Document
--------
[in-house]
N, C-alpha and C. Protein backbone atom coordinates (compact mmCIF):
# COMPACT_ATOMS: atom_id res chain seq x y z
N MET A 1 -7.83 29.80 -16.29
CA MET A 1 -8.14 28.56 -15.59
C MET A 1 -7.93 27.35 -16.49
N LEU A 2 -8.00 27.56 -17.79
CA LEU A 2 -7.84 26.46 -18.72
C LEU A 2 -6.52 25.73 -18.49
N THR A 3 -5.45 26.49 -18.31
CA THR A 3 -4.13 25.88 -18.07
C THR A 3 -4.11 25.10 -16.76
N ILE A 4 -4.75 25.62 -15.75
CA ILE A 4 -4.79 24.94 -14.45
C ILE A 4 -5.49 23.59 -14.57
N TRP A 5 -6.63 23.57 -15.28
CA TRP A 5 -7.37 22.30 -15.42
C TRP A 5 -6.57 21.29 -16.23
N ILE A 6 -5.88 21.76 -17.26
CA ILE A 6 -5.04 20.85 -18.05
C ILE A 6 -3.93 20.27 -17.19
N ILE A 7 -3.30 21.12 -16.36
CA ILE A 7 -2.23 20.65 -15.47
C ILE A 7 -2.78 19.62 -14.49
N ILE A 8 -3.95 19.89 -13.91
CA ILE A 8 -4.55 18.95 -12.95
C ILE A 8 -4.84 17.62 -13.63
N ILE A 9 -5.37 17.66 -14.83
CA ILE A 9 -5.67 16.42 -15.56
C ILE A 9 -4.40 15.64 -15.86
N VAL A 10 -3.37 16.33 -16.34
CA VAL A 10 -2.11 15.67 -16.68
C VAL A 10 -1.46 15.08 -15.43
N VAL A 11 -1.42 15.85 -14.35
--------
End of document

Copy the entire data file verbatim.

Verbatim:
[in-house]
N, C-alpha and C. Protein backbone atom coordinates (compact mmCIF):
# COMPACT_ATOMS: atom_id res chain seq x y z
N MET A 1 -7.83 29.80 -16.29
CA MET A 1 -8.14 28.56 -15.59
C MET A 1 -7.93 27.35 -16.49
N LEU A 2 -8.00 27.56 -17.79
CA LEU A 2 -7.84 26.46 -18.72
C LEU A 2 -6.52 25.73 -18.49
N THR A 3 -5.45 26.49 -18.31
CA THR A 3 -4.13 25.88 -18.07
C THR A 3 -4.11 25.10 -16.76
N ILE A 4 -4.75 25.62 -15.75
CA ILE A 4 -4.79 24.94 -14.45
C ILE A 4 -5.49 23.59 -14.57
N TRP A 5 -6.63 23.57 -15.28
CA TRP A 5 -7.37 22.30 -15.42
C TRP A 5 -6.57 21.29 -16.23
N ILE A 6 -5.88 21.76 -17.26
CA ILE A 6 -5.04 20.85 -18.05
C ILE A 6 -3.93 20.27 -17.19
N ILE A 7 -3.30 21.12 -16.36
CA ILE A 7 -2.23 20.65 -15.47
C ILE A 7 -2.78 19.62 -14.49
N ILE A 8 -3.95 19.89 -13.91
CA ILE A 8 -4.55 18.95 -12.95
C ILE A 8 -4.84 17.62 -13.63
N ILE A 9 -5.37 17.66 -14.83
CA ILE A 9 -5.67 16.42 -15.56
C ILE A 9 -4.40 15.64 -15.86
N VAL A 10 -3.37 16.33 -16.34
CA VAL A 10 -2.11 15.67 -16.68
C VAL A 10 -1.46 15.08 -15.43
N VAL A 11 -1.42 15.85 -14.35